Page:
Categories Articles, Service

One of the most important responsibilities of customer service teams is responding to customer inquiries quickly. It’s the first step to making customers happy.

If you wait too long before getting back to customers, they’ll become frustrated and question your dependability. Nobody wants that.

So how can you make sure that your service team is there for your customers when they need you most? The trick is to adapt your schedule to meet the demand of customer case submissions.

In other words, you need to make sure your team is laser-focused during time periods when you have the highest influx of cases. This will allow you to respond to customers faster than ever before and impress them with your attentiveness.

Your customers will be pleasantly surprised to see you getting back to them within minutes. They’ll gain respect for not only your service team, but your entire company.

Before you know it, they’ll be raving about you to their friends and family – here come the referrals!

So what’s the first step in optimizing your schedule?

Identify the Time Periods When Your Team is Busiest

Analyze your case submissions by time period (week or day) to find out exactly when the highest volume of customers are reaching out to you.

When visualized, your data will probably look something like the chart below.

case submissions

Look for peaks in case submissions – these are the times when your customers submit the highest volume of cases. During these time periods, your team should be heads down and concentrated on responding to new inquiries.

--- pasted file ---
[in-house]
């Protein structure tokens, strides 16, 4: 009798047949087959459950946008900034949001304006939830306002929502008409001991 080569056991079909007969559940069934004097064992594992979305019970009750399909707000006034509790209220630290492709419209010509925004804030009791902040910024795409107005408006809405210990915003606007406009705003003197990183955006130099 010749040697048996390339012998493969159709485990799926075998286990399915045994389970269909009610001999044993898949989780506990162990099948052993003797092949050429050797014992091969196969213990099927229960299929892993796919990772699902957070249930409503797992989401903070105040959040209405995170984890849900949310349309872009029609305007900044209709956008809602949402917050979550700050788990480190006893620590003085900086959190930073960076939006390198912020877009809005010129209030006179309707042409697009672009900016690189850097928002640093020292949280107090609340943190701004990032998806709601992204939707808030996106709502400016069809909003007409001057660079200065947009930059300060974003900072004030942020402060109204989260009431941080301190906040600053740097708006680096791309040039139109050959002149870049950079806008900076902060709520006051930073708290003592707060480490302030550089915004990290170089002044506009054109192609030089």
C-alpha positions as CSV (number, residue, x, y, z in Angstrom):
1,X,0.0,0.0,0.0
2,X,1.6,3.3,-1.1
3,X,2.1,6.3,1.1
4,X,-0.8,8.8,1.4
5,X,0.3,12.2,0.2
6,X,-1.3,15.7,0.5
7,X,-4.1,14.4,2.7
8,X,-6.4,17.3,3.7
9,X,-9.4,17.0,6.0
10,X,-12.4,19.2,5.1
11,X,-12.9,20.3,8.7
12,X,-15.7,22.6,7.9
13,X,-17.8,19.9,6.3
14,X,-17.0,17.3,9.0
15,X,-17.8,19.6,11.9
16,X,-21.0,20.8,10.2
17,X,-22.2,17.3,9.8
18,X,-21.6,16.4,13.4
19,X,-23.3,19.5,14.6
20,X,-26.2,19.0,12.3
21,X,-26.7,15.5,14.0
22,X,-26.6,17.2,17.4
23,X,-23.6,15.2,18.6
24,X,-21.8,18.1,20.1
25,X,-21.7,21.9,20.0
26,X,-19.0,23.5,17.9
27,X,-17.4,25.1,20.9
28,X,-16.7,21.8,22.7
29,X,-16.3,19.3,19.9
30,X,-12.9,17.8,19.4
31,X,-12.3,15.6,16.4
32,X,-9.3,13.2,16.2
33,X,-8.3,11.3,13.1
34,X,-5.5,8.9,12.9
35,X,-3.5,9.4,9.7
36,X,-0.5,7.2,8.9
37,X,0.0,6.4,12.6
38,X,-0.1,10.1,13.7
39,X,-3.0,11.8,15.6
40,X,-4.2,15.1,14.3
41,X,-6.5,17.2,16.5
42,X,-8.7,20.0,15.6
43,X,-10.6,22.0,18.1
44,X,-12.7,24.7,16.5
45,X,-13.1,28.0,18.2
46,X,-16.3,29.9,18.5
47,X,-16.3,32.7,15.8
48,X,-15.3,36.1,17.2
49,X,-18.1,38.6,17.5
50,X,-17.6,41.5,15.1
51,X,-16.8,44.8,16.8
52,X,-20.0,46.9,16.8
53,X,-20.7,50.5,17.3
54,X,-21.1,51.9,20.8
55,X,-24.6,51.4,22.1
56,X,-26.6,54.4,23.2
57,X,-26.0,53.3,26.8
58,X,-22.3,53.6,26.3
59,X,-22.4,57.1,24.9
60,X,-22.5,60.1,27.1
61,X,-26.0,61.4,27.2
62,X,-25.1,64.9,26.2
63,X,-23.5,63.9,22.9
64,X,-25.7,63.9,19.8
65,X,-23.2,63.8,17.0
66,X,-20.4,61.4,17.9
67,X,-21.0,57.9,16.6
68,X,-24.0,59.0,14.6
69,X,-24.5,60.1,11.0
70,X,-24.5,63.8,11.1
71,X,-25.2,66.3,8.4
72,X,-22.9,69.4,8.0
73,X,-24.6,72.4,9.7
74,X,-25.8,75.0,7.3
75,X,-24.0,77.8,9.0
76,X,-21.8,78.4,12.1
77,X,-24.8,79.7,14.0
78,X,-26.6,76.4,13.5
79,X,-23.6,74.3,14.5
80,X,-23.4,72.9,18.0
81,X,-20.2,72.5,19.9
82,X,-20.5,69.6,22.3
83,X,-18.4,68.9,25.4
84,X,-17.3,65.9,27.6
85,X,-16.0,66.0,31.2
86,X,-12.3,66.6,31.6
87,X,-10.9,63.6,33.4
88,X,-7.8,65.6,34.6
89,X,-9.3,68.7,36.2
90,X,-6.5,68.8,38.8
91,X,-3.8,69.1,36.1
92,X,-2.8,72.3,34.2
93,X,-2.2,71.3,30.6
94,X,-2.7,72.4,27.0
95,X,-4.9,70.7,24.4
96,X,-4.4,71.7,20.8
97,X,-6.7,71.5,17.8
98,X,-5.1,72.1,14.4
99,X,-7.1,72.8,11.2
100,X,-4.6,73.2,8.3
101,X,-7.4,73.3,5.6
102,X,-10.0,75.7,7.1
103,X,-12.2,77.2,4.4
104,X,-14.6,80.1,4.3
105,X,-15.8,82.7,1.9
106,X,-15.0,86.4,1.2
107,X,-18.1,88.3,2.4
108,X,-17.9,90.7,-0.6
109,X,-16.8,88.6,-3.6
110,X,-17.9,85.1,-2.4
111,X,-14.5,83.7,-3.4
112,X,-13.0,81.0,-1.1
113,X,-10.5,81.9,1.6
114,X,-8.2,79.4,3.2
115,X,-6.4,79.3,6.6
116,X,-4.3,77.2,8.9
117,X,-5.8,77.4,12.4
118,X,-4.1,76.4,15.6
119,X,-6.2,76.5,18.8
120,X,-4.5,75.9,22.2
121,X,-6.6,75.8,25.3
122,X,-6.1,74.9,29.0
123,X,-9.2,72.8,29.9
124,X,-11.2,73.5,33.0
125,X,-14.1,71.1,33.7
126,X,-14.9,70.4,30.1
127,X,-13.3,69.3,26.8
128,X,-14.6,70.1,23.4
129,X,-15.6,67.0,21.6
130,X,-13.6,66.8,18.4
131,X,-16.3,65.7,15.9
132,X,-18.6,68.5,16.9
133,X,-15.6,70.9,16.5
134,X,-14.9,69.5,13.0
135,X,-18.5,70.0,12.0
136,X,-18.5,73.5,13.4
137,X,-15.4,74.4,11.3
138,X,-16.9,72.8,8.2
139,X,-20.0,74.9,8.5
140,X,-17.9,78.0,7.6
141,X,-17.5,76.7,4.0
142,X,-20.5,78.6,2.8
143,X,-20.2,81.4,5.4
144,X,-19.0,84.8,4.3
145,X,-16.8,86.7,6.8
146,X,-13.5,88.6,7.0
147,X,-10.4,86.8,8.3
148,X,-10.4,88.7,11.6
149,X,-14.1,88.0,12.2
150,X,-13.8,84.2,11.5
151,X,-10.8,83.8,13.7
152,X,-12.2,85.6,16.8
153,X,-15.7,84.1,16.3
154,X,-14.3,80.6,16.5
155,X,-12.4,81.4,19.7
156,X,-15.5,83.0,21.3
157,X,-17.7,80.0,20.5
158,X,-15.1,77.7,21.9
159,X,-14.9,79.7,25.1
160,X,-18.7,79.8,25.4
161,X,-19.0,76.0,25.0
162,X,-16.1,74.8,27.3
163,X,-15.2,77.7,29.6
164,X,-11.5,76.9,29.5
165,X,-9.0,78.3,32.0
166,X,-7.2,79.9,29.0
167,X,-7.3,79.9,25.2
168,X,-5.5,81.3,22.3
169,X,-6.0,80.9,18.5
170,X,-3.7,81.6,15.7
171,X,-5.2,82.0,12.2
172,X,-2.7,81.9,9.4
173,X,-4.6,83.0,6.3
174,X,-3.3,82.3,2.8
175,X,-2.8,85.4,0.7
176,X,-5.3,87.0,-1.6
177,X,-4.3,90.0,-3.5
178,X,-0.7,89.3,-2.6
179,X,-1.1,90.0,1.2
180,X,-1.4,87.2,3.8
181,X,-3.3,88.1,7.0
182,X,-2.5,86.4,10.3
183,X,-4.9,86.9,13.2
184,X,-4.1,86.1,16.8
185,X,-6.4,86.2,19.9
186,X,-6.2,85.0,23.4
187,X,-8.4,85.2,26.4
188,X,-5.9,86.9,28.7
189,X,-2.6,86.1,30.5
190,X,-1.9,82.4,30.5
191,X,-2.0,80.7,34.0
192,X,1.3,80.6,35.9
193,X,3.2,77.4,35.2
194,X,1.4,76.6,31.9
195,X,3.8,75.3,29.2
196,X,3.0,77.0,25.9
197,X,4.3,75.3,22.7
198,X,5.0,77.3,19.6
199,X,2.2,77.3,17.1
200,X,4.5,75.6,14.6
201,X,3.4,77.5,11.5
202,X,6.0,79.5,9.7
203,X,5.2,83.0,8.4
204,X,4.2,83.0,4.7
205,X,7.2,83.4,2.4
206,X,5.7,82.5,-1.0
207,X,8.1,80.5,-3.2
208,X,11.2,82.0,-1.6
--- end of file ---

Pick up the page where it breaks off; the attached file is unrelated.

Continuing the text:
In the chart above, you can easily see that there’s a spike in case submissions every day right before lunch. This is the time to have all hands deck and focus on responding to customers.

For an even more granular analysis, you can home in case submissions by day to find out which 15 minute time periods you are busiest. This will help you plan your days accordingly.

By decreasing your first response time, you’ll have no problem maintaining your SLA. More importantly, your customers will be pleased with your attentiveness and reliability.

But the benefits of optimizing your schedule go beyond decreasing your first time.

Why Should You Optimize Your Schedule

By ensuring your reps are working during the right time periods, you’ll increase the output of your team. You may even be able to delay hiring a new rep by maximizing your efficiency.

It’s obviously important to know when your team is busiest, but it’s also useful to know when things are slowest. By identifying time periods with the fewest case submissions, you can have an easier time deciding when to schedule meetings

Optimizing your schedule typically involves shifting away from 9-5 hours. If there are any night owls on your team, they’ll be psyched to work 10-6. And the early birds will be pumped to work 8-4. Your reps will be excited about optimizing their schedules, if you go about it properly…

How to Implement Schedule Changes

After you’ve identified your busiest and slowest time periods, you need to actually make changes to your schedule.

The first step is sharing your findings with your service team. Be transparent and explain to your reps how optimizing your schedule based on customer data will help you achieve your goals.

Once your team is on board, talk to individual reps to find out if they’d prefer to work slightly earlier or later hours. They’ll appreciate you involving them in the decision-making process.

When you’re ready, you should make changes to your schedule. Move meetings to your slowest times. Make sure your reps are all available during peaks of customer inquiries. Adjust your reps’ shifts slightly to have some of them work earlier or later hours to match customer demand.

As time goes on, keep tabs on the impacts of optimizing your schedule. Track your first response time – ideally, it should be decreasing. Your customers should be happier, and that should show in your Net Promoter Score and customer satisfaction surveys.

Want to learn more about optimizing your schedule?

 

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